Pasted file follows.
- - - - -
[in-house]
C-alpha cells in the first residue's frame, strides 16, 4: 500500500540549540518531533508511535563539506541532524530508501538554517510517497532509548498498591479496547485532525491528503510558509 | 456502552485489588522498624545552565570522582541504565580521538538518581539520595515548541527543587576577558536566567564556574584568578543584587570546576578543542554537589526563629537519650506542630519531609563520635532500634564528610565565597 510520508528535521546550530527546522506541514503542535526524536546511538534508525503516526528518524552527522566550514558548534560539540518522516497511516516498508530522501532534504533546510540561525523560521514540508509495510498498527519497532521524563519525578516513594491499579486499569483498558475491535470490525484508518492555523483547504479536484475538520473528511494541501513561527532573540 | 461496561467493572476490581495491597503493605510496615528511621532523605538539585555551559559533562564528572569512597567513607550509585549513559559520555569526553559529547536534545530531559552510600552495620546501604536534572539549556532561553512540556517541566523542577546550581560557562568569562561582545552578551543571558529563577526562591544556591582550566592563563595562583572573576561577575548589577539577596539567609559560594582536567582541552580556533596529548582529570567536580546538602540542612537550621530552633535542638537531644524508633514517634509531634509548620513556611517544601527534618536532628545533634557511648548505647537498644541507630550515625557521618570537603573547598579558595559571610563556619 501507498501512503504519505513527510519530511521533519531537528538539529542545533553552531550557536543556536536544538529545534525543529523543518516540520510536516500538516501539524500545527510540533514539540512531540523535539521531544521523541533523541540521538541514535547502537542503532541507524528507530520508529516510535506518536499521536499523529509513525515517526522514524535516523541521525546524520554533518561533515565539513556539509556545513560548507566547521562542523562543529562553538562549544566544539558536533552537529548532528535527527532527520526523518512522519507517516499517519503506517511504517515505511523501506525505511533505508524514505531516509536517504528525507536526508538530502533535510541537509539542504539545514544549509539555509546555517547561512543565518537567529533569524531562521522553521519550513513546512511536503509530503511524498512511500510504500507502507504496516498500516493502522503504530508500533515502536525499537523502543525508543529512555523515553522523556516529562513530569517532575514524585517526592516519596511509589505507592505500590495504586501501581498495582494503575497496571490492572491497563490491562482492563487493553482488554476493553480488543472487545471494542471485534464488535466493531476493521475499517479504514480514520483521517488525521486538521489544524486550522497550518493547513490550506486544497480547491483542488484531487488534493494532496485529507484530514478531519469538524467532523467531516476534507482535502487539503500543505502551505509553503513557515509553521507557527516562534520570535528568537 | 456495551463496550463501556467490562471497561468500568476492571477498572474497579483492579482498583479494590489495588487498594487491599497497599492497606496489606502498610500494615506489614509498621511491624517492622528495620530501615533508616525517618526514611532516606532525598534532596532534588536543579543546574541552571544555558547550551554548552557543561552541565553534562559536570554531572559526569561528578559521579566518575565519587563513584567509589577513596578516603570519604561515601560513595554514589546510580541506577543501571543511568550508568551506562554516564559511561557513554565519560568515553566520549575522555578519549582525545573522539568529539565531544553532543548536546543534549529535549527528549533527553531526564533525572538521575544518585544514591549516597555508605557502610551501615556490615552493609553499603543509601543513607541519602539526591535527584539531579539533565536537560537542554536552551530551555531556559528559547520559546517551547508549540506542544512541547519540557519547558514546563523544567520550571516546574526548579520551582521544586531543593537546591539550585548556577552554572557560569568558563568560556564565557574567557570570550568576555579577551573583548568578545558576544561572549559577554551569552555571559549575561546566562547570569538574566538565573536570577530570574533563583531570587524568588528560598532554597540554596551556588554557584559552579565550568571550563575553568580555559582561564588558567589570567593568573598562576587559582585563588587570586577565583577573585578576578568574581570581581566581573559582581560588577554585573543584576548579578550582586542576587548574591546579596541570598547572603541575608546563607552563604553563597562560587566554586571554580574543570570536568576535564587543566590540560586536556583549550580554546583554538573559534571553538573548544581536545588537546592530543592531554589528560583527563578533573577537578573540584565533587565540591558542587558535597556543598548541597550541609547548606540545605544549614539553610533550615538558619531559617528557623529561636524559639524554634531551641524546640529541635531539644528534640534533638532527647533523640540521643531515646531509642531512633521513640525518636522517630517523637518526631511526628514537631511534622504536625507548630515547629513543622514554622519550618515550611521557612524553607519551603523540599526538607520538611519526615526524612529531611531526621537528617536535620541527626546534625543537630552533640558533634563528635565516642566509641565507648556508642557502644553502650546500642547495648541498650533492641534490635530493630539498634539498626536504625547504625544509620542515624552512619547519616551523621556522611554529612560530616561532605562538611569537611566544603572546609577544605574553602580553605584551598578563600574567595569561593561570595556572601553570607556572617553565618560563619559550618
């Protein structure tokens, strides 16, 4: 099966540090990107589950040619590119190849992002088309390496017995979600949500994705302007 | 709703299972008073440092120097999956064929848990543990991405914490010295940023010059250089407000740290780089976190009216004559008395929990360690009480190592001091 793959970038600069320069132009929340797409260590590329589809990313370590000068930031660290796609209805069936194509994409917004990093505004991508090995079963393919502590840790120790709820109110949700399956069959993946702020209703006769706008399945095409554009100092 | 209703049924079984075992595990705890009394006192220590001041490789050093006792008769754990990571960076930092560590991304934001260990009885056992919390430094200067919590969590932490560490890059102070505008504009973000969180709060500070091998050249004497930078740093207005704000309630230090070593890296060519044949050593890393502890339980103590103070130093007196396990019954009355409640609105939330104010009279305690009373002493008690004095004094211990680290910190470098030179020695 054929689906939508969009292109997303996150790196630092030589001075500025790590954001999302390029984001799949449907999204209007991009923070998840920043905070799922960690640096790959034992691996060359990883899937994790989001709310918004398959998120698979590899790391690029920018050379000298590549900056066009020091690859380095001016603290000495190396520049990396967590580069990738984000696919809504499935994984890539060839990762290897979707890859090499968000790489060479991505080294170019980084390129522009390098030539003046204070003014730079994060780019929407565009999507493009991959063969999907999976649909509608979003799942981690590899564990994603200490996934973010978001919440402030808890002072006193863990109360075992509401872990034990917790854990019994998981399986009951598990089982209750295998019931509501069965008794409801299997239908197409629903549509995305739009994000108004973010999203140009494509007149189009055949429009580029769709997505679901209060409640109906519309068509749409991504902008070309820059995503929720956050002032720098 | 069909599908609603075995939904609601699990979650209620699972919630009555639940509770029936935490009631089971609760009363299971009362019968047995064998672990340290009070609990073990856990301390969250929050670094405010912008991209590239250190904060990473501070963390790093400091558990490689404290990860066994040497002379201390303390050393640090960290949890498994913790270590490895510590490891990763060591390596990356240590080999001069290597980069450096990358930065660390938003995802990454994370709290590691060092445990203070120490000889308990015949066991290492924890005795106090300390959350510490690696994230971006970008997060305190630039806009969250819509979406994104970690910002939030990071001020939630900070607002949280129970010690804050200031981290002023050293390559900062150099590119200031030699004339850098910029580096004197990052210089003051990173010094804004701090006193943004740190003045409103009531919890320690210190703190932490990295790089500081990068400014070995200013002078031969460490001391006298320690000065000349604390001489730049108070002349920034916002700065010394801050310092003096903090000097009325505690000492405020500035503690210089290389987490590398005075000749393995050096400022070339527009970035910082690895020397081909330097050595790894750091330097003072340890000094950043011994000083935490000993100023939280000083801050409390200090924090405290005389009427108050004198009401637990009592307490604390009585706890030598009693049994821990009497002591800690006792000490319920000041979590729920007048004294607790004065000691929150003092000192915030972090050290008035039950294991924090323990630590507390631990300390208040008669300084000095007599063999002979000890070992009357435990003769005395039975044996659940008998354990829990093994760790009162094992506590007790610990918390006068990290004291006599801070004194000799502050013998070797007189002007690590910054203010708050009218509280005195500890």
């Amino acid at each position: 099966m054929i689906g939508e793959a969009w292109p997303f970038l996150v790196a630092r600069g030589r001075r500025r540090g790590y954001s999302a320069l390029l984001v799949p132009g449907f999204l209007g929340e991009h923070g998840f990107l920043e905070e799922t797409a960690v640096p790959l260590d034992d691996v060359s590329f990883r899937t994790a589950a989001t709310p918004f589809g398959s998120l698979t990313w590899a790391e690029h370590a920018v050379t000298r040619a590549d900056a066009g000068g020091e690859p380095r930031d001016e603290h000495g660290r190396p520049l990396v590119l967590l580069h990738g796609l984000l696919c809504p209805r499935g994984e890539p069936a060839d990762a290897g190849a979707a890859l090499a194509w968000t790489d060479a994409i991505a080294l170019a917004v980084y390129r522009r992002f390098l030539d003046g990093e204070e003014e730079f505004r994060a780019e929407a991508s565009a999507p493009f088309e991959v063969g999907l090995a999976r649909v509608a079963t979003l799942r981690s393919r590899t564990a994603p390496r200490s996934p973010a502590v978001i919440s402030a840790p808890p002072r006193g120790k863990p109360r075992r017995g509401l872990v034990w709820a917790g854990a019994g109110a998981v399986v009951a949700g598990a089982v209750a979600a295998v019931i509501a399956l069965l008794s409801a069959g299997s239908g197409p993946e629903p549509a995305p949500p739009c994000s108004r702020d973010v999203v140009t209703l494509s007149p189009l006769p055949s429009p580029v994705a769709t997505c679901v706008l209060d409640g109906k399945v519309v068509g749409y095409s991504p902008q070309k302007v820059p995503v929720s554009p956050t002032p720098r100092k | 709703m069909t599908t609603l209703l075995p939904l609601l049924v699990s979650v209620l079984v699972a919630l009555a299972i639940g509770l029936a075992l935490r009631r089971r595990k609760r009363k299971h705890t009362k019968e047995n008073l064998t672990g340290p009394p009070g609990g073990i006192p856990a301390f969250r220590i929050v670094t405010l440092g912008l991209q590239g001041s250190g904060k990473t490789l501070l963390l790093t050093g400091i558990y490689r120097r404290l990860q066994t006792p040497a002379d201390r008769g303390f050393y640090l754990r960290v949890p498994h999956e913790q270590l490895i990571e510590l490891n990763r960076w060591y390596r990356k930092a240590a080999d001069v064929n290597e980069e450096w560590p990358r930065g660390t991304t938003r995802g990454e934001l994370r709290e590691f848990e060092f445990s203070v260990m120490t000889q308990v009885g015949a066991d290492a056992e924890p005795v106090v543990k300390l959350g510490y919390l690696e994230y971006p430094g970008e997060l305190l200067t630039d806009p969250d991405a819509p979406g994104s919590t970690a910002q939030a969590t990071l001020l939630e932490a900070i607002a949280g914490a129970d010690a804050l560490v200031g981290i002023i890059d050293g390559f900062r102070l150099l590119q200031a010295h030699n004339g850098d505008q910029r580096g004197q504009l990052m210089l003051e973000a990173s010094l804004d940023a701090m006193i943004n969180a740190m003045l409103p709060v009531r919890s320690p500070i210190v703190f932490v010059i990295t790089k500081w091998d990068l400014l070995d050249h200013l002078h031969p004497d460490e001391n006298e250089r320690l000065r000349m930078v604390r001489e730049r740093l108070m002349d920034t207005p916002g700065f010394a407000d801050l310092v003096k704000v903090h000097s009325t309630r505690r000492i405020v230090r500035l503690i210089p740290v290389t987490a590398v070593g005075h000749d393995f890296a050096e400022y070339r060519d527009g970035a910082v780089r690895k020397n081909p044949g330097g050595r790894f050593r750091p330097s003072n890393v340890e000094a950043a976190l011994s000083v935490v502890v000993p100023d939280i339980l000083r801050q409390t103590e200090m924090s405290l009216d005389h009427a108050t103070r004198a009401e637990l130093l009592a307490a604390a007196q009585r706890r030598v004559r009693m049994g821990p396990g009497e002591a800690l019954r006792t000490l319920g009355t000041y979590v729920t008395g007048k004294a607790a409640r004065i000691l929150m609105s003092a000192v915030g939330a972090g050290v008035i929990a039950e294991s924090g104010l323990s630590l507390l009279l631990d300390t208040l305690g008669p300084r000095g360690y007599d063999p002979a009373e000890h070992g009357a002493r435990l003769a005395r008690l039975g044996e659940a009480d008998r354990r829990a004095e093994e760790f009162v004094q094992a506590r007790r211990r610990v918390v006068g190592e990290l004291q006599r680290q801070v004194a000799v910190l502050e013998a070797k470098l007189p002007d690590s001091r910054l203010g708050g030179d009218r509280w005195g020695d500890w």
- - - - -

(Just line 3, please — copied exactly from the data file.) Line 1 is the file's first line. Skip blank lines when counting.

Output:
């Protein structure tokens, strides 16, 4: 099966540090990107589950040619590119190849992002088309390496017995979600949500994705302007 | 709703299972008073440092120097999956064929848990543990991405914490010295940023010059250089407000740290780089976190009216004559008395929990360690009480190592001091 793959970038600069320069132009929340797409260590590329589809990313370590000068930031660290796609209805069936194509994409917004990093505004991508090995079963393919502590840790120790709820109110949700399956069959993946702020209703006769706008399945095409554009100092 | 209703049924079984075992595990705890009394006192220590001041490789050093006792008769754990990571960076930092560590991304934001260990009885056992919390430094200067919590969590932490560490890059102070505008504009973000969180709060500070091998050249004497930078740093207005704000309630230090070593890296060519044949050593890393502890339980103590103070130093007196396990019954009355409640609105939330104010009279305690009373002493008690004095004094211990680290910190470098030179020695 054929689906939508969009292109997303996150790196630092030589001075500025790590954001999302390029984001799949449907999204209007991009923070998840920043905070799922960690640096790959034992691996060359990883899937994790989001709310918004398959998120698979590899790391690029920018050379000298590549900056066009020091690859380095001016603290000495190396520049990396967590580069990738984000696919809504499935994984890539060839990762290897979707890859090499968000790489060479991505080294170019980084390129522009390098030539003046204070003014730079994060780019929407565009999507493009991959063969999907999976649909509608979003799942981690590899564990994603200490996934973010978001919440402030808890002072006193863990109360075992509401872990034990917790854990019994998981399986009951598990089982209750295998019931509501069965008794409801299997239908197409629903549509995305739009994000108004973010999203140009494509007149189009055949429009580029769709997505679901209060409640109906519309068509749409991504902008070309820059995503929720956050002032720098 | 069909599908609603075995939904609601699990979650209620699972919630009555639940509770029936935490009631089971609760009363299971009362019968047995064998672990340290009070609990073990856990301390969250929050670094405010912008991209590239250190904060990473501070963390790093400091558990490689404290990860066994040497002379201390303390050393640090960290949890498994913790270590490895510590490891990763060591390596990356240590080999001069290597980069450096990358930065660390938003995802990454994370709290590691060092445990203070120490000889308990015949066991290492924890005795106090300390959350510490690696994230971006970008997060305190630039806009969250819509979406994104970690910002939030990071001020939630900070607002949280129970010690804050200031981290002023050293390559900062150099590119200031030699004339850098910029580096004197990052210089003051990173010094804004701090006193943004740190003045409103009531919890320690210190703190932490990295790089500081990068400014070995200013002078031969460490001391006298320690000065000349604390001489730049108070002349920034916002700065010394801050310092003096903090000097009325505690000492405020500035503690210089290389987490590398005075000749393995050096400022070339527009970035910082690895020397081909330097050595790894750091330097003072340890000094950043011994000083935490000993100023939280000083801050409390200090924090405290005389009427108050004198009401637990009592307490604390009585706890030598009693049994821990009497002591800690006792000490319920000041979590729920007048004294607790004065000691929150003092000192915030972090050290008035039950294991924090323990630590507390631990300390208040008669300084000095007599063999002979000890070992009357435990003769005395039975044996659940008998354990829990093994760790009162094992506590007790610990918390006068990290004291006599801070004194000799502050013998070797007189002007690590910054203010708050009218509280005195500890």